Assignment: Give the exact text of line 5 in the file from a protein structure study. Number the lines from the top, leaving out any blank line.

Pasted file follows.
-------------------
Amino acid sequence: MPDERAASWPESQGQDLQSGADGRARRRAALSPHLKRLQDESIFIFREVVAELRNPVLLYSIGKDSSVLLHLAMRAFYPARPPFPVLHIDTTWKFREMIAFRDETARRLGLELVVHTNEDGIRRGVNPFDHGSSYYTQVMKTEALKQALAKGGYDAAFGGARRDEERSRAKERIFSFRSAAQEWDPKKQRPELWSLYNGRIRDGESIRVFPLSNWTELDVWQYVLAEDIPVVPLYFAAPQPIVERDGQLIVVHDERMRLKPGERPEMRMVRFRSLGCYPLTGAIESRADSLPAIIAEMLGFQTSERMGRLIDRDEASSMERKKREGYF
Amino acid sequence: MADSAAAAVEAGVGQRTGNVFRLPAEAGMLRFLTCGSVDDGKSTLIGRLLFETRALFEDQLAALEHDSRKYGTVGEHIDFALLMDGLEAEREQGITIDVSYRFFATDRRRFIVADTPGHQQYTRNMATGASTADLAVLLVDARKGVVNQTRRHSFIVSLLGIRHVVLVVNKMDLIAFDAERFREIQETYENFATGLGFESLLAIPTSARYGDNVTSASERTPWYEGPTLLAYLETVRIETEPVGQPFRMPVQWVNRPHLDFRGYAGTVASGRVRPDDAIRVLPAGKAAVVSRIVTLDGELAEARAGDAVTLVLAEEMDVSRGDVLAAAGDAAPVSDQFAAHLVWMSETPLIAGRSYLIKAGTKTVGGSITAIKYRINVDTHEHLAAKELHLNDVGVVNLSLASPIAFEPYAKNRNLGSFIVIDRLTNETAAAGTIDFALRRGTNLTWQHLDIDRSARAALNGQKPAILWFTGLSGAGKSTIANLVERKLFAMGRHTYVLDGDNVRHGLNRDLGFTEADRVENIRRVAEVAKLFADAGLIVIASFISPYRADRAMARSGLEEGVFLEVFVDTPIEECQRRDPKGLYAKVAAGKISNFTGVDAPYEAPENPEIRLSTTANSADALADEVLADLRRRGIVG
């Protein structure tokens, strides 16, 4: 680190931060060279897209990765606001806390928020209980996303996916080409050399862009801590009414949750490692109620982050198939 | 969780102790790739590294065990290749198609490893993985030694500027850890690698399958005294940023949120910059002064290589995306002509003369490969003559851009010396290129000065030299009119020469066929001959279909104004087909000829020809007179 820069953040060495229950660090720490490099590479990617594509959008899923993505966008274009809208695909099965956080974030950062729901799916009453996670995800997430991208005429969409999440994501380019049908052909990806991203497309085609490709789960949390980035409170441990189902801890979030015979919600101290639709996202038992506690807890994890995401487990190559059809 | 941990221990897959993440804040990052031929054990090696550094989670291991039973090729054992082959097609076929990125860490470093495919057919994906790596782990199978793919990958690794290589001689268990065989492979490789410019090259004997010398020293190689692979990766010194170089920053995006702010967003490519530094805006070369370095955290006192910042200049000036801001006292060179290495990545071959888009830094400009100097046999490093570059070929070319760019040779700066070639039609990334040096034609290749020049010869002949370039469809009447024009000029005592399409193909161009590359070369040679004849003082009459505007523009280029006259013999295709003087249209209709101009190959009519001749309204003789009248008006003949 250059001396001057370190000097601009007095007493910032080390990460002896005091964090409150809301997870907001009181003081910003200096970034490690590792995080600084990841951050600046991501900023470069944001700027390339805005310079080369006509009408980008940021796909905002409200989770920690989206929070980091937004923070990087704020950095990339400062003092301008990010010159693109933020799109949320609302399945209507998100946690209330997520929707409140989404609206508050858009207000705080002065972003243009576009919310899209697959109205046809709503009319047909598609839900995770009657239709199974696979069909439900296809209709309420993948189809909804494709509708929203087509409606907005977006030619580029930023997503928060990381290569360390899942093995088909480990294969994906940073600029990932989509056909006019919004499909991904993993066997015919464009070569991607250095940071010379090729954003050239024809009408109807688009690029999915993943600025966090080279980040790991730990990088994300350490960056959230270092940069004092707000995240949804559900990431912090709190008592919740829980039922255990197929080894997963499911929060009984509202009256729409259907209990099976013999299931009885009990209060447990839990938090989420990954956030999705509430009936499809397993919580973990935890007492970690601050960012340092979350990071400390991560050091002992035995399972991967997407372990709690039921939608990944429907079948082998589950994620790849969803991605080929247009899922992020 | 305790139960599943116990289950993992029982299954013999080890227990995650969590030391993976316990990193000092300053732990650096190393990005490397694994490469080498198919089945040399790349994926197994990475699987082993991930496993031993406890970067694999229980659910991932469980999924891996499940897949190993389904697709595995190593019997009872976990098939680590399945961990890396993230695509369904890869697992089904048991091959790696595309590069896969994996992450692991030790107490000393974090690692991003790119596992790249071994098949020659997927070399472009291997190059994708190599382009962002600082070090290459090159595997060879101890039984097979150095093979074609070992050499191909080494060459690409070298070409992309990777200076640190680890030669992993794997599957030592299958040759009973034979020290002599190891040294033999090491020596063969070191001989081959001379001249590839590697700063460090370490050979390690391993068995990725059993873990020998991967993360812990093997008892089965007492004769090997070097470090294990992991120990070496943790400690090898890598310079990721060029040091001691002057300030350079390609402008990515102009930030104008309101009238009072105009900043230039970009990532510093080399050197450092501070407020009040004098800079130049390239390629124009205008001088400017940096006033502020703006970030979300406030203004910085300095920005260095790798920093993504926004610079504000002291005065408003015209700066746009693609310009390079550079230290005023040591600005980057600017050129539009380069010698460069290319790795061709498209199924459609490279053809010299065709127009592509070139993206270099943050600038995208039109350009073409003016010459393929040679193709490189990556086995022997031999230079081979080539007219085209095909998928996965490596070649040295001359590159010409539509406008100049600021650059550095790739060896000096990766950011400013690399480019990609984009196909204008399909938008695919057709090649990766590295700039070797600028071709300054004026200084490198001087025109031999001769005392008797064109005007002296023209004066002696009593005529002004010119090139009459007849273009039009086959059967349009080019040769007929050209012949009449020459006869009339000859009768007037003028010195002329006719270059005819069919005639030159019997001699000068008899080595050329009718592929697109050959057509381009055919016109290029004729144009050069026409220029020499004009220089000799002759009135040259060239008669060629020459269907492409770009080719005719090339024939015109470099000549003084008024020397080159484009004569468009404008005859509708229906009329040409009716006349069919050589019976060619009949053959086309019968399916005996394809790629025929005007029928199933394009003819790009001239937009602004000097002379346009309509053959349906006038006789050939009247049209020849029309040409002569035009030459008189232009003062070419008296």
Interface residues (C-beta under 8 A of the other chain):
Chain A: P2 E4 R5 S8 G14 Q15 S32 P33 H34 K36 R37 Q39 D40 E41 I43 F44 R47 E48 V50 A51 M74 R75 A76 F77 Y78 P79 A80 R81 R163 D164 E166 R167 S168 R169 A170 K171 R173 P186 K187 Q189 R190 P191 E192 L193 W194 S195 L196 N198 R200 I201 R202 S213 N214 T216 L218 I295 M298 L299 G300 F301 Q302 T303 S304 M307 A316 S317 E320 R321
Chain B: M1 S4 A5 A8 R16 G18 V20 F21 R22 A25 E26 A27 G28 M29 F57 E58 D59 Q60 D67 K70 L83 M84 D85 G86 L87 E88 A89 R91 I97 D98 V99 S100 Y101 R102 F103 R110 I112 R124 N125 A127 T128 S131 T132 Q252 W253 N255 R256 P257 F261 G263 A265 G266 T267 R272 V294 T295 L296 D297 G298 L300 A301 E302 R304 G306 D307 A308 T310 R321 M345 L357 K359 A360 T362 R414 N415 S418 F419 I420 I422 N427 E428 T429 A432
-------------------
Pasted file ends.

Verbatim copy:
Chain A: P2 E4 R5 S8 G14 Q15 S32 P33 H34 K36 R37 Q39 D40 E41 I43 F44 R47 E48 V50 A51 M74 R75 A76 F77 Y78 P79 A80 R81 R163 D164 E166 R167 S168 R169 A170 K171 R173 P186 K187 Q189 R190 P191 E192 L193 W194 S195 L196 N198 R200 I201 R202 S213 N214 T216 L218 I295 M298 L299 G300 F301 Q302 T303 S304 M307 A316 S317 E320 R321